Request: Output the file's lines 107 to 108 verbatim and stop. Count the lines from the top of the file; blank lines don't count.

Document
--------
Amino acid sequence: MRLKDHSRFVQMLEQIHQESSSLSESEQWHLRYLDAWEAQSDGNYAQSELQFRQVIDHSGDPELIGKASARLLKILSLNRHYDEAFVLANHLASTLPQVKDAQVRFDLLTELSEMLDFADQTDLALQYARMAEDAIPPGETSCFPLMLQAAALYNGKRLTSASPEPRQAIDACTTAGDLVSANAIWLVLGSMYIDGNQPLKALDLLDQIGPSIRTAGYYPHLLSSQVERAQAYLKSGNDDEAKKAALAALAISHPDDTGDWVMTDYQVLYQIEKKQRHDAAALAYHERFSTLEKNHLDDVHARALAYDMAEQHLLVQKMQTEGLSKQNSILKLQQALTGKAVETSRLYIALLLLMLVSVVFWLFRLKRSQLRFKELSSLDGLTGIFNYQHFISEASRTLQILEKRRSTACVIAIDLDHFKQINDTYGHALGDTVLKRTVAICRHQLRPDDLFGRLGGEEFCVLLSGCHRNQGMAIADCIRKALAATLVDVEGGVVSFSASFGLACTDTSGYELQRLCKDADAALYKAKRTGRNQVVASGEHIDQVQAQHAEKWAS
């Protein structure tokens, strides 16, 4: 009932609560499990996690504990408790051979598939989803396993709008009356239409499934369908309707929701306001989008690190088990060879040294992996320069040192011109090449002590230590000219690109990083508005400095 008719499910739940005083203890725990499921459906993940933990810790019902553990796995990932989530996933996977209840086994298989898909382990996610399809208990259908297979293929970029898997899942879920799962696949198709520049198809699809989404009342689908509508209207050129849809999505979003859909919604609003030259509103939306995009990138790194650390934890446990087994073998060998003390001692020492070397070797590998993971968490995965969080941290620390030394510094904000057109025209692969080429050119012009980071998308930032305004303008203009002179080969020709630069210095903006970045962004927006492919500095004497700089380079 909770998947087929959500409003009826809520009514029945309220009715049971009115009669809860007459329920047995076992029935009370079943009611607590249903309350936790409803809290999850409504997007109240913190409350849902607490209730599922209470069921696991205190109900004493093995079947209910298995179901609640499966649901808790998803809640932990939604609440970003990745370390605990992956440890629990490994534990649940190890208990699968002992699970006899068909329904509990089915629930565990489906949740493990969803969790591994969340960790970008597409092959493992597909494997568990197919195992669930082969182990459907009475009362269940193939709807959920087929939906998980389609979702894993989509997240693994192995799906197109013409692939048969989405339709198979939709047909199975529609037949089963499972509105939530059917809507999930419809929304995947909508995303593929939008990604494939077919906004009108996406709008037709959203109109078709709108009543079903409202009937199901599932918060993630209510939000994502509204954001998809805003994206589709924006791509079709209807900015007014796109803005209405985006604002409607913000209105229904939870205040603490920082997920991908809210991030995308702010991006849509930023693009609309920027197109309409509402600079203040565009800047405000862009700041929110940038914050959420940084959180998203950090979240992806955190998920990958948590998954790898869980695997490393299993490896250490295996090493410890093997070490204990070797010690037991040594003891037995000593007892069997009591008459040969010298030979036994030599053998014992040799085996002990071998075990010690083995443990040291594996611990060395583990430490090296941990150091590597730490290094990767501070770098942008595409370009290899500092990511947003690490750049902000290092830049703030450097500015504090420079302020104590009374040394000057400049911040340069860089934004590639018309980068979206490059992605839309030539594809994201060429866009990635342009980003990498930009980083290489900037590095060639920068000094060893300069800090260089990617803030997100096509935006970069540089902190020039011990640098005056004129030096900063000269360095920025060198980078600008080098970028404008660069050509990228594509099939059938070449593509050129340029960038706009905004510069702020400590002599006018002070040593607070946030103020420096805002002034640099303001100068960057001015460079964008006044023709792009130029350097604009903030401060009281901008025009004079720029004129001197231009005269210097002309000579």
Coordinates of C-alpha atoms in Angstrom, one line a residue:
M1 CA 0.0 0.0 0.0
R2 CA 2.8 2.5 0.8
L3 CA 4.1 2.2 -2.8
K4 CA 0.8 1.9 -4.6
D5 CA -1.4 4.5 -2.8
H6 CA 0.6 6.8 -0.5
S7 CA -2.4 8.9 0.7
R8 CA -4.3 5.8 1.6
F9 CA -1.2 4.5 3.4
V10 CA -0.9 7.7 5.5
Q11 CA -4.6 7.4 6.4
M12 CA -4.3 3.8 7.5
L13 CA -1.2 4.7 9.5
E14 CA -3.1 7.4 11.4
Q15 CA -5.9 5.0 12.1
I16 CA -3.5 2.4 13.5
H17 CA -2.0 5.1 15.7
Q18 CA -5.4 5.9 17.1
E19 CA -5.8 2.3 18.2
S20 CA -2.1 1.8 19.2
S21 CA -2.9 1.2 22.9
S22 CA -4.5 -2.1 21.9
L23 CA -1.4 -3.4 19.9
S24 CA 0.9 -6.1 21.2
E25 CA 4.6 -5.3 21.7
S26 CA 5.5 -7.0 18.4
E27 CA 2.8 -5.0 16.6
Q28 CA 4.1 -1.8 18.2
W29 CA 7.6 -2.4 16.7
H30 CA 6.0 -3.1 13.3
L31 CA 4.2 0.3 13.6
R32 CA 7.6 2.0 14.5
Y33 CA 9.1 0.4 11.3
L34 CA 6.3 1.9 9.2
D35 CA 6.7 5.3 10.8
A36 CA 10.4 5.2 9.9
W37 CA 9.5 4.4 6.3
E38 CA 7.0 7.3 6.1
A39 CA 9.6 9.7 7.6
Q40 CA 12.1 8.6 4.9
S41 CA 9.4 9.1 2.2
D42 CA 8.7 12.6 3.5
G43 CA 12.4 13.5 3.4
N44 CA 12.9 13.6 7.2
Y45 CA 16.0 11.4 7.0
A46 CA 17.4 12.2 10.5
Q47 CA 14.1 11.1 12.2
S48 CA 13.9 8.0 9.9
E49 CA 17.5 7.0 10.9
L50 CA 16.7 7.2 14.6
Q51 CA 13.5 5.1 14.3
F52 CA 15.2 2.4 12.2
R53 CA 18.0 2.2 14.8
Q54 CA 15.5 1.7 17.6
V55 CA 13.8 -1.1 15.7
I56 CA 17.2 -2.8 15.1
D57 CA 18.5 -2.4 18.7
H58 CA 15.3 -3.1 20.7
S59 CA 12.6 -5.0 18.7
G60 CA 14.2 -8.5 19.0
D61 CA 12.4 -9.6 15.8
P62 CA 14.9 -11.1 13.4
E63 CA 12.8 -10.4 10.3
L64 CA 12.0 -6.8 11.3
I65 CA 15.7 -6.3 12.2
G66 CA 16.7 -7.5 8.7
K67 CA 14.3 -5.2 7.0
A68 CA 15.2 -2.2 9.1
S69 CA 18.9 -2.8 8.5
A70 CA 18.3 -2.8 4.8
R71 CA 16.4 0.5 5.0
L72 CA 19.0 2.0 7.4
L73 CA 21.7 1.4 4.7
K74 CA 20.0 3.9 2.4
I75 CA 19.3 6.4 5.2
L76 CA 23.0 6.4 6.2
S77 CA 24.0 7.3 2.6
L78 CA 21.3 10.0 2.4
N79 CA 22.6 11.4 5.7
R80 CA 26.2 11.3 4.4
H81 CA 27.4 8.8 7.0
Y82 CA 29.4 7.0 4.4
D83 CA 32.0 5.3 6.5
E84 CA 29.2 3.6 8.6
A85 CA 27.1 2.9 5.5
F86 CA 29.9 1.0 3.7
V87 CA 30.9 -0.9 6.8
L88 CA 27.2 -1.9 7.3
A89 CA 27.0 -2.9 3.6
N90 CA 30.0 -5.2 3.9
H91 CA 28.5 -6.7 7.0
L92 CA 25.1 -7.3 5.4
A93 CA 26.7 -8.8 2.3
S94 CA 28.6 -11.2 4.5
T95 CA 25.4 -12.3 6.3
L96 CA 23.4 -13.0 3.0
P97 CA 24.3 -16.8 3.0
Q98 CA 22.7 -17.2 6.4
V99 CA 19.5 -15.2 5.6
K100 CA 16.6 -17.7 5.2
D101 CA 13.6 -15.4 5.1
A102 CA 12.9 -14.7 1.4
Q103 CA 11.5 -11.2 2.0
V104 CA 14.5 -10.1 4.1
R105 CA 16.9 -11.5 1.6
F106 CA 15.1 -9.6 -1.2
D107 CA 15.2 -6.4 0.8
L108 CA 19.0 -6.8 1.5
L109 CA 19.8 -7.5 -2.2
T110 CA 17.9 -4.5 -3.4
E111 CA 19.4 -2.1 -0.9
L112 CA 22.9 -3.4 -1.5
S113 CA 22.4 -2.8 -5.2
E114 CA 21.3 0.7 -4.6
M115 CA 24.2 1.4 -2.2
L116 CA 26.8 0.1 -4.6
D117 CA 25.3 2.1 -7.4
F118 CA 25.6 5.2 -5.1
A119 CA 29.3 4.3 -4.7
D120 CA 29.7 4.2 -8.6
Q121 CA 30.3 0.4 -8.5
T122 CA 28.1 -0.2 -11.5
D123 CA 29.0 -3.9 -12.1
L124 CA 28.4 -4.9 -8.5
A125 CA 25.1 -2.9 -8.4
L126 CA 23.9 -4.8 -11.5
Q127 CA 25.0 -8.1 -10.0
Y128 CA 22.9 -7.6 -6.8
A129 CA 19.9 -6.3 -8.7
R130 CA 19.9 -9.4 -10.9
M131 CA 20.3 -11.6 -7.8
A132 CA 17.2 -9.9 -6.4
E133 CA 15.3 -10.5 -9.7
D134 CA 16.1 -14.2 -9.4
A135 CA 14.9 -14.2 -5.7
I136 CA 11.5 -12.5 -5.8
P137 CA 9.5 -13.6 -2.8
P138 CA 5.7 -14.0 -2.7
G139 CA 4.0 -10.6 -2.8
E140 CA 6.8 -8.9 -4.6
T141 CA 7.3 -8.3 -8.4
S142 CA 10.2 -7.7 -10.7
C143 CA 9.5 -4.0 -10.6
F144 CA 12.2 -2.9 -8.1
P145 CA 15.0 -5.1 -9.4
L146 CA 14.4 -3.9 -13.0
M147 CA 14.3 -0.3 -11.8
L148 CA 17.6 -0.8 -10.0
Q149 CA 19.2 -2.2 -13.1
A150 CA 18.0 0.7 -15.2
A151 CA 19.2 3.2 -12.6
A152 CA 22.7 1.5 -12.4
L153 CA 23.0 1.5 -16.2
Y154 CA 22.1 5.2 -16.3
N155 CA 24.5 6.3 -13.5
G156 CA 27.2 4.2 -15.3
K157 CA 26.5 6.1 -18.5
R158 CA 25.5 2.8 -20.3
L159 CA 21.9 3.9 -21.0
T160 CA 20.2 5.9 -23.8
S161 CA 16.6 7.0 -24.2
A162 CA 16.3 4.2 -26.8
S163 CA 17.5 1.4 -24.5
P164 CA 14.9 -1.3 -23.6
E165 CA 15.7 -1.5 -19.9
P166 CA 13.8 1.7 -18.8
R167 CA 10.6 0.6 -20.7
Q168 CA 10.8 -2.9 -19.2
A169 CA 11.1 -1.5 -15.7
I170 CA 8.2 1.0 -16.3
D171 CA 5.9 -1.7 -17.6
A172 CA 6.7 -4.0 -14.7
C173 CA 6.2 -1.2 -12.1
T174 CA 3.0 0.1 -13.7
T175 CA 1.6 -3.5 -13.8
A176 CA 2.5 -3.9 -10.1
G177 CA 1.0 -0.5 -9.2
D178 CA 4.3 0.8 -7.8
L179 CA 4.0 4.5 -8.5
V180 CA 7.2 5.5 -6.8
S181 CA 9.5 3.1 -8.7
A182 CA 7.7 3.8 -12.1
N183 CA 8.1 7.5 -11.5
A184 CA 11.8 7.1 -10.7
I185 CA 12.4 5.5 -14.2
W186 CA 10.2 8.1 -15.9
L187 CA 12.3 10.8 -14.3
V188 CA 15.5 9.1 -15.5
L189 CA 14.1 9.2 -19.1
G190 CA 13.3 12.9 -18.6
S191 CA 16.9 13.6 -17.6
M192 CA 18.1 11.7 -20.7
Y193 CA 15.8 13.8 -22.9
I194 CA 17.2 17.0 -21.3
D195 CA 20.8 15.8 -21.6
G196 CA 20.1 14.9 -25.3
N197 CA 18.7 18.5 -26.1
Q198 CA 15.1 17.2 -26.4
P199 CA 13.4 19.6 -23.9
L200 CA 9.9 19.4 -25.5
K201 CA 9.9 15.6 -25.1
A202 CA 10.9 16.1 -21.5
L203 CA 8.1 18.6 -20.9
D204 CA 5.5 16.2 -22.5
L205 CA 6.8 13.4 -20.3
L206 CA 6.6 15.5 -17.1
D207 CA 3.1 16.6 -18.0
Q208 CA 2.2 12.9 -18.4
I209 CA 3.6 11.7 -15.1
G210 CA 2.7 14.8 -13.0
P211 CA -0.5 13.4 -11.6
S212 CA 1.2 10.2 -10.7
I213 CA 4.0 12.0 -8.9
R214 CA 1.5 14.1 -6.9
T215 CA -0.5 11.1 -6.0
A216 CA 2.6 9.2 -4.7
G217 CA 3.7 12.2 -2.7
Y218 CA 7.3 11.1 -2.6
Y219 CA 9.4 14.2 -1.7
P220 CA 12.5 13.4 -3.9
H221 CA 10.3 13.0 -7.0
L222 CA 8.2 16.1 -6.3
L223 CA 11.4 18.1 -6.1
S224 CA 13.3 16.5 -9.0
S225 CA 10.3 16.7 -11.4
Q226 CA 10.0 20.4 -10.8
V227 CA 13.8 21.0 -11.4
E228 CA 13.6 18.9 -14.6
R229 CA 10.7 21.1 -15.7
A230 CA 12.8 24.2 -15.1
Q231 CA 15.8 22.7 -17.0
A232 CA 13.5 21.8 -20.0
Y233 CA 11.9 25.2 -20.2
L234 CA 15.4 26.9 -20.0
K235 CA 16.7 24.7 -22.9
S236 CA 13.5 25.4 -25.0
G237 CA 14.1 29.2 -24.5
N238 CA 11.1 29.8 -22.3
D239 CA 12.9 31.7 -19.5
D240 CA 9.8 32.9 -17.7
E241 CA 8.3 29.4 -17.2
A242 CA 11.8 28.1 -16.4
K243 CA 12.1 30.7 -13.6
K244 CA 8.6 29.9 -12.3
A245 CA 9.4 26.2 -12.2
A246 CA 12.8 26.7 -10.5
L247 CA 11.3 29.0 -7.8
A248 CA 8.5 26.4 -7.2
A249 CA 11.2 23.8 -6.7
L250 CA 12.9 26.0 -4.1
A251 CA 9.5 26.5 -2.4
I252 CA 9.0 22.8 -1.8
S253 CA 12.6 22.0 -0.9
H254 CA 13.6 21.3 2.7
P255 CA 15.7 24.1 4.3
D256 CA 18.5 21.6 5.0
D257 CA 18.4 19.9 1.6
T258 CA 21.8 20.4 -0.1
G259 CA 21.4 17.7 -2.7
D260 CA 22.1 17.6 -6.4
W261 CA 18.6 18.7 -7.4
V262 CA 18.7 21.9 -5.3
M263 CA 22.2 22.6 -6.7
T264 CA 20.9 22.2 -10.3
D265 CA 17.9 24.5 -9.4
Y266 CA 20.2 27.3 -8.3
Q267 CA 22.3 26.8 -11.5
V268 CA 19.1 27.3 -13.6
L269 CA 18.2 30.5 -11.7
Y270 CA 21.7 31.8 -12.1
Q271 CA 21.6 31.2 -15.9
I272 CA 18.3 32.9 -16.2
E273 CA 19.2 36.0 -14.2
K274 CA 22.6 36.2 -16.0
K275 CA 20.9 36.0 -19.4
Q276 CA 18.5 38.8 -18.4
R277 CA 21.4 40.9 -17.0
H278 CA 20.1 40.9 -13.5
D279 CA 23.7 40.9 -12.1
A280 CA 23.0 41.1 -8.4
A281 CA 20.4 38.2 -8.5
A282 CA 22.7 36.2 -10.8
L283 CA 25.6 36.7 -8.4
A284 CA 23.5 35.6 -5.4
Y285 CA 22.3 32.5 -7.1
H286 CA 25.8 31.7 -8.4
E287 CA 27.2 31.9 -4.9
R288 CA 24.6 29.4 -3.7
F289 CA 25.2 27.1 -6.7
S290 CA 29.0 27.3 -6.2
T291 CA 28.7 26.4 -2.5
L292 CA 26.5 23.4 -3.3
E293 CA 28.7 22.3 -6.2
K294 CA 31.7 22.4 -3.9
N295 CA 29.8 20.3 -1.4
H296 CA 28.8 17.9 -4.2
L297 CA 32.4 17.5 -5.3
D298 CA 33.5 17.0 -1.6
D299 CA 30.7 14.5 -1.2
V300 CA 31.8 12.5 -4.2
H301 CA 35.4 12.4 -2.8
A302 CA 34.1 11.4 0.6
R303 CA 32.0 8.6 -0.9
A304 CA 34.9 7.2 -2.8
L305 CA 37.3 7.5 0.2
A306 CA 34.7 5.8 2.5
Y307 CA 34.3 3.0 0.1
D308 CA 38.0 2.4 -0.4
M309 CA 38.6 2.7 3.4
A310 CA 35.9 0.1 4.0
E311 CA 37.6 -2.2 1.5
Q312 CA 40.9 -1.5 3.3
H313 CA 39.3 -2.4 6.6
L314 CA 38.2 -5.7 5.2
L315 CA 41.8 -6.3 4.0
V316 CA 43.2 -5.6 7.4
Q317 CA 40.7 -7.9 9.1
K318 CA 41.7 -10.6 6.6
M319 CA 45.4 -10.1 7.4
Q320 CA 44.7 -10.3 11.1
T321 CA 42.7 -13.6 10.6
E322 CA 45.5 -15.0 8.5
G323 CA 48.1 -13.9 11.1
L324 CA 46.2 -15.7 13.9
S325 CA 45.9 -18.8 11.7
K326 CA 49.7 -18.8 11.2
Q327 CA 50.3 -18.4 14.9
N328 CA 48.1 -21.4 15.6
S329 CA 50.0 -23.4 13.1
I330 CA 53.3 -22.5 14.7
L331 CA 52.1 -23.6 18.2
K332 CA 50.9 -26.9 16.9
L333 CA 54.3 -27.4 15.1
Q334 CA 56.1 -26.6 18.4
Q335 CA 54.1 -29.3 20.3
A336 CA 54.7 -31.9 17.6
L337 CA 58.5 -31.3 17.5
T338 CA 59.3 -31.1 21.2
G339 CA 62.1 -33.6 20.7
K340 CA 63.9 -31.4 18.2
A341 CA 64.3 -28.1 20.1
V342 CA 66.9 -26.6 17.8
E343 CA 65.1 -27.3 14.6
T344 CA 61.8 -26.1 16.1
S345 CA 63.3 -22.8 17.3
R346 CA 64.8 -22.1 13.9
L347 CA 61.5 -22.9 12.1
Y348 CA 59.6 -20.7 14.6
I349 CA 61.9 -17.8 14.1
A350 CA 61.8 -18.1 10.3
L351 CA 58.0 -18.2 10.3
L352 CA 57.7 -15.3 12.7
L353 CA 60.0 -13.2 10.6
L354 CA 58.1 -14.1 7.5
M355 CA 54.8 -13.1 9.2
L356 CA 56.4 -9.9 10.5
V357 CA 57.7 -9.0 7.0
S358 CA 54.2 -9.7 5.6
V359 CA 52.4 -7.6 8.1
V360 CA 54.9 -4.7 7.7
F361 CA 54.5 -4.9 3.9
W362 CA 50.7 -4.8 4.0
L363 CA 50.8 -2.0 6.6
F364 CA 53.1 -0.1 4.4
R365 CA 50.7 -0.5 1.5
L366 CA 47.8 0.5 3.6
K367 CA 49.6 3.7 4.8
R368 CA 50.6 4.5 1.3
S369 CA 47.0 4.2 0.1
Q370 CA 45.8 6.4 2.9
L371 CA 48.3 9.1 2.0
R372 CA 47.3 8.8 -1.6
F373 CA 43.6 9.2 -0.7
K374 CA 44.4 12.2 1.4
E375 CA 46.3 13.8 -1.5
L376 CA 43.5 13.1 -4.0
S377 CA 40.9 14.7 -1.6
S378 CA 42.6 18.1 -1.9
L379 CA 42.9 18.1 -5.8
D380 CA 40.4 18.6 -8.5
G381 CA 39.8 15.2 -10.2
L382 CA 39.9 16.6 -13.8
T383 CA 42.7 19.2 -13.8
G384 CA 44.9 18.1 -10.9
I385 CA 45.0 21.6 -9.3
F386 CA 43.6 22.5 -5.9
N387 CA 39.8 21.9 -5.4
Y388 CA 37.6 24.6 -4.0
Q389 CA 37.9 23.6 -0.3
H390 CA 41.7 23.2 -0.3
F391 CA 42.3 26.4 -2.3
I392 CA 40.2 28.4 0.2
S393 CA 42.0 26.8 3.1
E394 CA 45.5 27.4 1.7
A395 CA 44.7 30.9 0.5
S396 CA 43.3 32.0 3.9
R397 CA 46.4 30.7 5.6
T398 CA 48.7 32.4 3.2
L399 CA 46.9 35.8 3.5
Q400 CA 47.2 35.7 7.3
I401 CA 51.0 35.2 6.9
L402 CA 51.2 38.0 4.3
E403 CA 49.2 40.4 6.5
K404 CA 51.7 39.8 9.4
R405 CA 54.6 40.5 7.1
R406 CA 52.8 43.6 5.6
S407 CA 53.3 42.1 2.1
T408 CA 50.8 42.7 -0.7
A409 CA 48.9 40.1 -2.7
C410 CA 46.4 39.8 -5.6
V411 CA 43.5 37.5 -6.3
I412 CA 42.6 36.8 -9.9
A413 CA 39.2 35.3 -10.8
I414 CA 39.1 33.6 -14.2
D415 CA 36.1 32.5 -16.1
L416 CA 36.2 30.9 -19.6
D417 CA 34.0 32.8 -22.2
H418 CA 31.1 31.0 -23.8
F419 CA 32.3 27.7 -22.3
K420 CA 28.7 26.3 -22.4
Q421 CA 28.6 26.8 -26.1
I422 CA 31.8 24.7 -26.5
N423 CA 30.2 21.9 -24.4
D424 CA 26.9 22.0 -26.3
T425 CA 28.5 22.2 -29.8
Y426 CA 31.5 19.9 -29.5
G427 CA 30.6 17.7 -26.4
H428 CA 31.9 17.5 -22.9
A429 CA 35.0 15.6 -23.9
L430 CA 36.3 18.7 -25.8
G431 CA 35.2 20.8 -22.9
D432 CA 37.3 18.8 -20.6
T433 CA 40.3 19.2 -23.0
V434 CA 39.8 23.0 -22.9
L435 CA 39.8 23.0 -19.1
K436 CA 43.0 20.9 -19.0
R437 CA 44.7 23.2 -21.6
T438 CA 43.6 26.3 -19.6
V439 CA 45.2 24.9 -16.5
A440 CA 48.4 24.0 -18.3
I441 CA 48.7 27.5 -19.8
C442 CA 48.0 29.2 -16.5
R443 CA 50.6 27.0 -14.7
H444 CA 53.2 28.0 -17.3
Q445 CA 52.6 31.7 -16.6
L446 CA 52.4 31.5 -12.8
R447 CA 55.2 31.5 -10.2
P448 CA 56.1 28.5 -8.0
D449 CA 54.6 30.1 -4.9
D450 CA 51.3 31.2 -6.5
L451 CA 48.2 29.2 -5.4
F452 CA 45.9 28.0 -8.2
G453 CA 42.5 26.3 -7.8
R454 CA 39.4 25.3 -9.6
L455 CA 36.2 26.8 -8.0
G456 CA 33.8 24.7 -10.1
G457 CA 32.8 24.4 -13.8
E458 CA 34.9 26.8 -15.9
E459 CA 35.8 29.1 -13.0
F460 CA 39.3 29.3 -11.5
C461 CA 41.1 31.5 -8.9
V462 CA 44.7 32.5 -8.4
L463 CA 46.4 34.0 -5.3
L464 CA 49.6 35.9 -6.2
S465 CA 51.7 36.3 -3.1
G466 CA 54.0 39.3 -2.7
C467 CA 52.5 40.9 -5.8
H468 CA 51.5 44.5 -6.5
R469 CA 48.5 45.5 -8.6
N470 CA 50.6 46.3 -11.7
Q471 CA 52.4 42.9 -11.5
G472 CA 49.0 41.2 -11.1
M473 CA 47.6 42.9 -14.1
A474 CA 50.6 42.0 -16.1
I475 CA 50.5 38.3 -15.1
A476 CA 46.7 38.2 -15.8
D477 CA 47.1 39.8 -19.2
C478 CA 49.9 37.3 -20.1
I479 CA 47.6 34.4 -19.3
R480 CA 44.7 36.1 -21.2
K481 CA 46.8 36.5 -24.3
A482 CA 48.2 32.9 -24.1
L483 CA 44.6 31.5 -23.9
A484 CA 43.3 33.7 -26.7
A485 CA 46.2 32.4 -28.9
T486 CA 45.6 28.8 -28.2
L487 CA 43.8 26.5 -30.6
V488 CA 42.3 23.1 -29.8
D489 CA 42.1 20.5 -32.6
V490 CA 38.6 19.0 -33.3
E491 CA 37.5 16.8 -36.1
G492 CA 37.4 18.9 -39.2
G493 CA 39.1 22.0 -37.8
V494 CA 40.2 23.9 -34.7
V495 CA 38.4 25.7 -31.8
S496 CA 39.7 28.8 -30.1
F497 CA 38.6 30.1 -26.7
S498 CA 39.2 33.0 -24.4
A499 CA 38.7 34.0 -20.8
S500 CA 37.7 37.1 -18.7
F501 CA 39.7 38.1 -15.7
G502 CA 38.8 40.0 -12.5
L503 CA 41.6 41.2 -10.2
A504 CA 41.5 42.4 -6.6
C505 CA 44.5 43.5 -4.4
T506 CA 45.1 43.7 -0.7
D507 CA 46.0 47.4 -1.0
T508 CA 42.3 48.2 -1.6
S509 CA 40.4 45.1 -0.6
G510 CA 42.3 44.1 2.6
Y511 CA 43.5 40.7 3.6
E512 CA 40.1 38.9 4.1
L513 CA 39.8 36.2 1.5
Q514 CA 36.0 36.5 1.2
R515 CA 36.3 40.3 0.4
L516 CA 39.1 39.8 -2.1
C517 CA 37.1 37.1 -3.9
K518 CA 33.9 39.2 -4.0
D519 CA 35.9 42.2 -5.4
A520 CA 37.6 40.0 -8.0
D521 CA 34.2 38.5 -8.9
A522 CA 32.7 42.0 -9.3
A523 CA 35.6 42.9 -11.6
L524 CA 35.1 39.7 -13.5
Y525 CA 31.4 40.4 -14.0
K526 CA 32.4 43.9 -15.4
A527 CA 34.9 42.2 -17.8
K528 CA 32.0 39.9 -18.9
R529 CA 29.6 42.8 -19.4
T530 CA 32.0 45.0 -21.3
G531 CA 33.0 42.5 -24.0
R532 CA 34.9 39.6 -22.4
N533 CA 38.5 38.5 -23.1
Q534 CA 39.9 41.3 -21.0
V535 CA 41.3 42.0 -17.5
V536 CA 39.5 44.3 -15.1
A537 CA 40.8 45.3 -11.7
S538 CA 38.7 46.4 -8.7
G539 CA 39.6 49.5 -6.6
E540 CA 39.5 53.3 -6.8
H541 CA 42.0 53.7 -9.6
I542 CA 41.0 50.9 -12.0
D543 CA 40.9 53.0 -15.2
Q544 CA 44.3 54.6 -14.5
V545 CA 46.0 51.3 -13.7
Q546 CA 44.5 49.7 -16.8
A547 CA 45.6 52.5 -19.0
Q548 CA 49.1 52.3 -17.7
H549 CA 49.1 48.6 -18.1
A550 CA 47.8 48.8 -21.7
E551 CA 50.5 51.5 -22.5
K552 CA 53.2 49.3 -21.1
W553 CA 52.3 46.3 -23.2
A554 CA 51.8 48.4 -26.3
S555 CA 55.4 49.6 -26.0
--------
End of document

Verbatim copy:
V104 CA 14.5 -10.1 4.1
R105 CA 16.9 -11.5 1.6